Marissa Alexander supporters seek songs dedicated to her

theGRIO REPORT - The campaign to raise funds for Marissa Alexander’s retrial is in full swing, with a new social networking initiative encouraging supporters to dedicate songs to help keep media and public attention focused on her case...

The campaign to raise funds for Marissa Alexander’s retrial is in full swing, with a new social networking initiative encouraging supporters to dedicate songs to help keep media and public attention focused on her case.

The Free Marissa DJ project, which launched this week, invites the public to make a donation and post a link to a music video, a quote from their chosen song, or a video of themselves singing a song at the Free Marissa Now Facebook page.

“The idea is to use the universal language of music during Valentine’s week, when people typically express their love and appreciation not only in romantic relationships but all relationships,” said Sumayya Coleman, co-founder of Free Marissa Now.

“We want the campaign to connect with as many people as possible,” said Alisa Bierria, an associate director of the Center for Race and Gender at UC Berkeley, who is actively involved in the campaign. “Art and music are one of the most heartfelt strategies to connect with people’s emotions.”

The project is just one initiative in a wider push to raise funds for Alexander’s legal defense, which will cost over $250,000. Though her lawyers are working pro bono, there are other costs associated with the retrial such as court fees, securing expert witnesses, travel costs, depositions and processing evidence.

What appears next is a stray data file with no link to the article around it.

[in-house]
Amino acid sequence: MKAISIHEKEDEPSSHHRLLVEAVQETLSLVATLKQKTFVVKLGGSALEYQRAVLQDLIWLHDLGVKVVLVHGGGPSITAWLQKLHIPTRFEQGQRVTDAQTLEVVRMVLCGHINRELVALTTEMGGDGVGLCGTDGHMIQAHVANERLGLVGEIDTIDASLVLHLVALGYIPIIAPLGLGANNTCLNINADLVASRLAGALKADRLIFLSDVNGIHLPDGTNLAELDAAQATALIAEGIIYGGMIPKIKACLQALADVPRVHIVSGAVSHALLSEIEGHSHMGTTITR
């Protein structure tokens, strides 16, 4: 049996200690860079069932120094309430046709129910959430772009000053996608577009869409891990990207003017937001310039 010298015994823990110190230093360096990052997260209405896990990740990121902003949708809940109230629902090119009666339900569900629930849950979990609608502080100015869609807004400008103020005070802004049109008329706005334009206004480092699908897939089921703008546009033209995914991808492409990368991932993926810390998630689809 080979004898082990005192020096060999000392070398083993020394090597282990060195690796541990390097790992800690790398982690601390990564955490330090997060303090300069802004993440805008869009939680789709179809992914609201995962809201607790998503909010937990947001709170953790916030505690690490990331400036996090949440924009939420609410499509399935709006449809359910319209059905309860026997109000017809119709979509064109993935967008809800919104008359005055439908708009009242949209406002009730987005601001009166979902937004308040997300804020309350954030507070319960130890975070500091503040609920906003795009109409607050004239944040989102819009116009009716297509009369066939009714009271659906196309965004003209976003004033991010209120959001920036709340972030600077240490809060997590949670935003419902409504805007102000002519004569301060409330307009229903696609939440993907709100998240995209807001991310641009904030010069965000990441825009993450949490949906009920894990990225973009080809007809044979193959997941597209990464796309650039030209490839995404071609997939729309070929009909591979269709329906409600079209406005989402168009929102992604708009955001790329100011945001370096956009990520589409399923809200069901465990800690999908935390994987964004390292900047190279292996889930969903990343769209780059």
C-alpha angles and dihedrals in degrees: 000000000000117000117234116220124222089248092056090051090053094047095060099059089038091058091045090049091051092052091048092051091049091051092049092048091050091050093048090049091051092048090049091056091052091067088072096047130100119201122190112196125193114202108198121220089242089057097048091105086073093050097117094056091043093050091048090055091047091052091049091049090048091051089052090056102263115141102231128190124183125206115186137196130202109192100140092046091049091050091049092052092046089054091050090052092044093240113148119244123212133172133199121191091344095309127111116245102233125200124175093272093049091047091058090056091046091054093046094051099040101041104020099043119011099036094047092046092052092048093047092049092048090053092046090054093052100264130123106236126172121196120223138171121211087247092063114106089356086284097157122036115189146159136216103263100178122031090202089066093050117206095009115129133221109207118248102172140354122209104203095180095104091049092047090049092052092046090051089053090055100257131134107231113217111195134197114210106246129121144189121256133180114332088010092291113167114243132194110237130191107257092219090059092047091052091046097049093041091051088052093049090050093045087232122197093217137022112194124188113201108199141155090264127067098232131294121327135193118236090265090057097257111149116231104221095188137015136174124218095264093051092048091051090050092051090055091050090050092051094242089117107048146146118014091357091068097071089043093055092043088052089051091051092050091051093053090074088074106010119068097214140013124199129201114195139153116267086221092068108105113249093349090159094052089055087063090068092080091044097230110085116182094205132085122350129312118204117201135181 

“She needs grassroots funding to make sure she gets the best defense possible,” said Bierria. “If they won’t drop the case we want to make sure Alexander gets as trial that’s as fair as possible.”

It comes as the Free Marissa Now Mobilization Campaign calls for a week of action, February 8th-16th, to draw attention to Alexander’s case, domestic violence and mass incarceration. Activists are encouraged to participate in sit-ins, attend demos or speak out to bring attention Alexander’s plight.

“Marissa’s case is significant because she’s a victim of domestic violence as well as injustice and systems abuse,“ said Coleman. “It also puts the spotlight on Florida’s “Stand Your Ground” self-defense law.”

“The law is not upheld in the same way for everyone. Marissa was defending herself from a serial abusive husband and she’s been criminalized for defending herself.”

Alexander, an African-American mother of three, of Jacksonville, Florida, received a mandatory 20-year prison sentence for firing a warning shot into the ceiling against her allegedly abusive husband. The judge rejected a defense under Florida’s “Stand Your Ground” law.

Last September, Alexander won her appeal, her guilty verdict was overturned, and she secured the right to a new trial that is now scheduled for July 28, 2014. She is currently under house arrest.

“Marissa’s case is important to every woman because it brings together the issues of domestic violence and women’s right to self-defense,” said Helen Gilbert of Free Marissa Now leader and a member of Radical Women. “If a woman can get 20 years for firing a warning shot that hurt no one, then no woman is safe.”

“It also shines a light on the race and sex stereotyping in the courts, and the problems of mass incarceration, mandatory minimum sentencing and ‘stand your ground.’ Black women’s lives are not given as much value. When they stand up to defend themselves, they’re seen as the aggressor.”

Follow Kunbi Tinuoye on Twitter at @Kunbiti